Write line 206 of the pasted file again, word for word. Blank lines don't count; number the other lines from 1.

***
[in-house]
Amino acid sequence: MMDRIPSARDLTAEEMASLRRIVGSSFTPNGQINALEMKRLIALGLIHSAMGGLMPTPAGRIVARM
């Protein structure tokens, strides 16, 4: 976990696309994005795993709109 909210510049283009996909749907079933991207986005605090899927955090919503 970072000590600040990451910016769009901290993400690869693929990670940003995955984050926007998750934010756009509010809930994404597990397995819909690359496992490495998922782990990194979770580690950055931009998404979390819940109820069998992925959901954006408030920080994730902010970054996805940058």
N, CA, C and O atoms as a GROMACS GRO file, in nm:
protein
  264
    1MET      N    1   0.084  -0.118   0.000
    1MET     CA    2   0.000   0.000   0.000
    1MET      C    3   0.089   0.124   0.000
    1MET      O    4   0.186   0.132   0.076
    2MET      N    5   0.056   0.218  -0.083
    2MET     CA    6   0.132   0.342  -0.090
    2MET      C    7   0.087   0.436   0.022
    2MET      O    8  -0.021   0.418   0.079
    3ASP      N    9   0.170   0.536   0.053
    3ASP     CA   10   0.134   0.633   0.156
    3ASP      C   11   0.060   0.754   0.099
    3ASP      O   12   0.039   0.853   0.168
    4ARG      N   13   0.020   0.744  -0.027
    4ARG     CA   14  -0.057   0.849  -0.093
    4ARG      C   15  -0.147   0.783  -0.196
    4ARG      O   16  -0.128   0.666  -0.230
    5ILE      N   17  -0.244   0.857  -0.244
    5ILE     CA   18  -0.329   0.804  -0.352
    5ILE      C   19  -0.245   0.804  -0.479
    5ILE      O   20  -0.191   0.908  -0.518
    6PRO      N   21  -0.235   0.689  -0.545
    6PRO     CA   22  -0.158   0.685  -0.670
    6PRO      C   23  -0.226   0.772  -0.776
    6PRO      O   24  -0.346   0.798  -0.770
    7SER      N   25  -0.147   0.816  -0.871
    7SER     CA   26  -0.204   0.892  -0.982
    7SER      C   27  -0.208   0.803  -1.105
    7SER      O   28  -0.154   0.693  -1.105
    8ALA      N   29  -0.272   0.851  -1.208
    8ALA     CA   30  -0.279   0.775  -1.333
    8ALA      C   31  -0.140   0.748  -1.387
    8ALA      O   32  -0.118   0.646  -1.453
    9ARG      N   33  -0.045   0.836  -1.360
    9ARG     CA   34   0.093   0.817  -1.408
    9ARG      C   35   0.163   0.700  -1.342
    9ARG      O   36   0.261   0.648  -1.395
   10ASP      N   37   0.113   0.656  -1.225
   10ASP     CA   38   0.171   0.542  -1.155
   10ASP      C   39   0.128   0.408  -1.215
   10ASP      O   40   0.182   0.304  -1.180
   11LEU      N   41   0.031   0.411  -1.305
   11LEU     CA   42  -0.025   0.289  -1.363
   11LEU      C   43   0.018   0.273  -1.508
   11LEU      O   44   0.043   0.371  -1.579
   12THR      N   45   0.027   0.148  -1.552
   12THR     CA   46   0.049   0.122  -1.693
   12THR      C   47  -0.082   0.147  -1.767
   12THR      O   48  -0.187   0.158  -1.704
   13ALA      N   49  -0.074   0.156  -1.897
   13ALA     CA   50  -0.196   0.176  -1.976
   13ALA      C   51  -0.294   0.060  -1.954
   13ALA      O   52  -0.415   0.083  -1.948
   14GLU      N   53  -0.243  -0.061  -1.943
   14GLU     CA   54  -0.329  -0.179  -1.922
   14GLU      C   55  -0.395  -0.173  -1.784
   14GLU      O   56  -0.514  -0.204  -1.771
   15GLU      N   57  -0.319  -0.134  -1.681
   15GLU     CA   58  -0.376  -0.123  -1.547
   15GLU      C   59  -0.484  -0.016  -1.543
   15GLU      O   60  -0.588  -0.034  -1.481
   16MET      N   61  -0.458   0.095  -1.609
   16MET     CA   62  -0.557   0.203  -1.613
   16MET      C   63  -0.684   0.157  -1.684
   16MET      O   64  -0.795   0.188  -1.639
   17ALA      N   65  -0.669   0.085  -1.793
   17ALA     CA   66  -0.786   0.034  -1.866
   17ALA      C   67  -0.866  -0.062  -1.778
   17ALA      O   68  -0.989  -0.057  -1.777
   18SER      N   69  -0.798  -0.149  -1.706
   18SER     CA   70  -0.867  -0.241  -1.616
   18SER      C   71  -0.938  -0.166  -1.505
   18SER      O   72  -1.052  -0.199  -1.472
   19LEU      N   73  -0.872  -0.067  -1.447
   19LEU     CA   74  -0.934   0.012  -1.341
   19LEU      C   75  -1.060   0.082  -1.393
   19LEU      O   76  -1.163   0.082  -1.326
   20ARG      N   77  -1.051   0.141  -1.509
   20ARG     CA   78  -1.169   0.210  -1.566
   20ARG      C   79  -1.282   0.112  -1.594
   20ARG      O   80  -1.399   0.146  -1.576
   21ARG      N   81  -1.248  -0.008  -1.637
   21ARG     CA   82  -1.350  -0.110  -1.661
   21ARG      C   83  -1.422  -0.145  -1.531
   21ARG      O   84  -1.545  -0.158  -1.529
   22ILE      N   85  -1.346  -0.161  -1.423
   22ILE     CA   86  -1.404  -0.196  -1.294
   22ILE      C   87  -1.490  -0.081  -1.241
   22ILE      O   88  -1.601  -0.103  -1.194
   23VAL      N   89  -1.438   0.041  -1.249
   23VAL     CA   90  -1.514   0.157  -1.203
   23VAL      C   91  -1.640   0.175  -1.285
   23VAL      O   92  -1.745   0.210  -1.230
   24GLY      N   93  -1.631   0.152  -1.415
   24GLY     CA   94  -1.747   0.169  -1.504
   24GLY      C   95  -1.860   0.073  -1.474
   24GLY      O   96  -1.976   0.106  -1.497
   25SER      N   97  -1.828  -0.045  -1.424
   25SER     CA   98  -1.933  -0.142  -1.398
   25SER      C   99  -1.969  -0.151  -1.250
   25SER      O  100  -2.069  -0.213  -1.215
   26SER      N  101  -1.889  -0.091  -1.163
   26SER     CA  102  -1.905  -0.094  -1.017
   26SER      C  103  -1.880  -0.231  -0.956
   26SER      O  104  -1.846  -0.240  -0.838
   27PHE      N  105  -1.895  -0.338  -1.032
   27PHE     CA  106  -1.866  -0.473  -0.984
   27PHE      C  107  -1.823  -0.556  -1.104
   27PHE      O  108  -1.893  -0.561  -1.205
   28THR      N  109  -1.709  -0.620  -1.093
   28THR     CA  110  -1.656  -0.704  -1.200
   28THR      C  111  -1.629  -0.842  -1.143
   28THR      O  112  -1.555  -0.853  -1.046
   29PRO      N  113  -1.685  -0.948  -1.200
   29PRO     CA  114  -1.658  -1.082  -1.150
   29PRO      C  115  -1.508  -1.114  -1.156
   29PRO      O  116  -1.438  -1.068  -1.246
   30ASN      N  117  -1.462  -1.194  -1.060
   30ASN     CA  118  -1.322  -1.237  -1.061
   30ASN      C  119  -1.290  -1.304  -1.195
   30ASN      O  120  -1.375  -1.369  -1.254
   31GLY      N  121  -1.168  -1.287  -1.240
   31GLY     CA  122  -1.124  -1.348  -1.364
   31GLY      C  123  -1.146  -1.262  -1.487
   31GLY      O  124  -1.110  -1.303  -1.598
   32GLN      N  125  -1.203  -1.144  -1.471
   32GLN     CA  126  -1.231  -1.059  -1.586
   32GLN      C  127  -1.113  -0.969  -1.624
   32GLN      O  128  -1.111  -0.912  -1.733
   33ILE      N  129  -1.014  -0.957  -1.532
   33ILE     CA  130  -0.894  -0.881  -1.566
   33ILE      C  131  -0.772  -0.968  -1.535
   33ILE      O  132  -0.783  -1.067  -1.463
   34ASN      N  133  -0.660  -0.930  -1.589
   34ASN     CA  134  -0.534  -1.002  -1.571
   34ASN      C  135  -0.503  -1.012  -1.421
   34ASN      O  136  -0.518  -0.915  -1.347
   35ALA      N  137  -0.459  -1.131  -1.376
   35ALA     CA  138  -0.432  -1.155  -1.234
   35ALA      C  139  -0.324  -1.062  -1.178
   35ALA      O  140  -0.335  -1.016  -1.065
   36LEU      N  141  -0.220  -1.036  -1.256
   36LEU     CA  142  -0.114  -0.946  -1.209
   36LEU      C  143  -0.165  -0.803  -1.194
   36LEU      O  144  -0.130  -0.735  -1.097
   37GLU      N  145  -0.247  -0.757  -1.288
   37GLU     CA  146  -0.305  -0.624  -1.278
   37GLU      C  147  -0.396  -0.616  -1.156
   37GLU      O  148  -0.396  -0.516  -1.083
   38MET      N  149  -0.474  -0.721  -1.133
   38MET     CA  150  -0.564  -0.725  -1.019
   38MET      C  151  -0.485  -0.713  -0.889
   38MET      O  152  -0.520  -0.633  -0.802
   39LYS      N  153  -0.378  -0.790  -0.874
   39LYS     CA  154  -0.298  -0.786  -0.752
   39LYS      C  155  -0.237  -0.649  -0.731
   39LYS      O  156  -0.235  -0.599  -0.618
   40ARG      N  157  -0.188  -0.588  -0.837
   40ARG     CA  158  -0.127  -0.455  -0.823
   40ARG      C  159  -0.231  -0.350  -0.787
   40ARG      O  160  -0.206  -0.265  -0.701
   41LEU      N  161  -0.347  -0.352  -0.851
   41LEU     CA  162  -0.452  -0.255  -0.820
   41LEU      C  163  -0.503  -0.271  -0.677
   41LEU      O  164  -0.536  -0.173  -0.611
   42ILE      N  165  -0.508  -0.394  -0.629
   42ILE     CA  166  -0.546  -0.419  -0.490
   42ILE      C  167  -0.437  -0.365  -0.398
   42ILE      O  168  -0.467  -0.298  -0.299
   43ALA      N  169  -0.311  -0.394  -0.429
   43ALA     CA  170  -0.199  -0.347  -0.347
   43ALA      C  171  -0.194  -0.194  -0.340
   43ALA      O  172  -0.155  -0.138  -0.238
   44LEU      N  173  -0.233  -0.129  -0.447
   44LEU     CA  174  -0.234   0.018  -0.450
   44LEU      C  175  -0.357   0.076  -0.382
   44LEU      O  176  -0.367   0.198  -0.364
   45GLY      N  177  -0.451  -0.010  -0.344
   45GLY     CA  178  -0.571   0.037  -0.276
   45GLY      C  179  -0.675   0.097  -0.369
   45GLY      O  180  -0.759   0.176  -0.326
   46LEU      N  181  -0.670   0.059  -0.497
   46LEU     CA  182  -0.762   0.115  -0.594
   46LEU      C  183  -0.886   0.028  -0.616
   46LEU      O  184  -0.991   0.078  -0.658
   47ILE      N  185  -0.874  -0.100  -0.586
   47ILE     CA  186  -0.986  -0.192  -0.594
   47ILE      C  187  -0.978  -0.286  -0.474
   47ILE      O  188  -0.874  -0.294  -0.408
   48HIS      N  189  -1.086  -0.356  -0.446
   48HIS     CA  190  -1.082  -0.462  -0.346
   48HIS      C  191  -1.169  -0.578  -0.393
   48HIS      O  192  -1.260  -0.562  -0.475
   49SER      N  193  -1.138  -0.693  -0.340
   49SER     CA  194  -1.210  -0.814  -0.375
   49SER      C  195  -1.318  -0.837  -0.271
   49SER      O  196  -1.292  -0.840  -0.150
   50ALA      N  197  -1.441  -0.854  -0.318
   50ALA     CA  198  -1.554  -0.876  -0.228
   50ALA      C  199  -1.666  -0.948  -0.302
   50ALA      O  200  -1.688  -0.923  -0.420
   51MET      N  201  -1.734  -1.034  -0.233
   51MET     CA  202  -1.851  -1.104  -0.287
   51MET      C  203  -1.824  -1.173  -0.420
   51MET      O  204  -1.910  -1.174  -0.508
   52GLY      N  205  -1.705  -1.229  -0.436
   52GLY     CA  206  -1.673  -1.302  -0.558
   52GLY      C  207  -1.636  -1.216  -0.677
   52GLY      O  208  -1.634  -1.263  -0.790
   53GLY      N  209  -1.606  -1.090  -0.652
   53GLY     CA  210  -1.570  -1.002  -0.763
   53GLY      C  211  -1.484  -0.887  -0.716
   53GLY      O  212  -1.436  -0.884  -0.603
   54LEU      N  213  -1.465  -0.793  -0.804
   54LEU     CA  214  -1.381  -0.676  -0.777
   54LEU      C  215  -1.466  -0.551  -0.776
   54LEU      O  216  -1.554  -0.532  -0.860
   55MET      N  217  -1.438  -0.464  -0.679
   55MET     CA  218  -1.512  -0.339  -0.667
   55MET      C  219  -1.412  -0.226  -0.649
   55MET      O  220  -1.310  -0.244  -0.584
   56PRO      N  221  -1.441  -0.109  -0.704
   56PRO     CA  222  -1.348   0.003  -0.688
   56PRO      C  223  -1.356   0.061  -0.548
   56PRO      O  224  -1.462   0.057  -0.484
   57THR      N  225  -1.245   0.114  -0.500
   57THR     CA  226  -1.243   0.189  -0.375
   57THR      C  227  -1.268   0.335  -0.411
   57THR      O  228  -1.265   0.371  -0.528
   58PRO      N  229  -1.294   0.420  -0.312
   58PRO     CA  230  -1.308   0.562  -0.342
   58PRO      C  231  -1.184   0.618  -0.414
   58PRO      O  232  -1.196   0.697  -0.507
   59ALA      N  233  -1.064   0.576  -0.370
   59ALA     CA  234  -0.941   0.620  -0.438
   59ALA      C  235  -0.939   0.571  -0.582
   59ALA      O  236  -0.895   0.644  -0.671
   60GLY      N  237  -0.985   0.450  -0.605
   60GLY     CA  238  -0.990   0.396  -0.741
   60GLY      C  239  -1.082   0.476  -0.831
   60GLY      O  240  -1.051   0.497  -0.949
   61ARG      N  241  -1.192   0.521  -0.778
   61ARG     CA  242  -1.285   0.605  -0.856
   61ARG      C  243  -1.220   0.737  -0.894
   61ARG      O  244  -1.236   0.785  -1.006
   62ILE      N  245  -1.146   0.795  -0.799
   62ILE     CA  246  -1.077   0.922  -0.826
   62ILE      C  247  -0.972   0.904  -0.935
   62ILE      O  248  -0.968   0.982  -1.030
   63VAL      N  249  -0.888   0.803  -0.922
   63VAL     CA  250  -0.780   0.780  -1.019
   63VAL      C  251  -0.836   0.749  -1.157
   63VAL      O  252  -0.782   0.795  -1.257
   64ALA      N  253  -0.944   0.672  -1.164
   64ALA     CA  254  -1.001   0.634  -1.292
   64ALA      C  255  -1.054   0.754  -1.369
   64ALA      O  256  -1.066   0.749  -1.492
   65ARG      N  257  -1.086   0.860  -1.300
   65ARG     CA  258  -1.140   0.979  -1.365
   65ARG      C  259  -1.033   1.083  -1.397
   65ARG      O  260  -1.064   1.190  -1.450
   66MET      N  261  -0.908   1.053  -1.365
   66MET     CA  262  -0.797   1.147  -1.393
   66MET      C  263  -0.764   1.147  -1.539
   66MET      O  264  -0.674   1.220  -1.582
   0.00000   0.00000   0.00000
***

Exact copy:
   50ALA      O  200  -1.688  -0.923  -0.420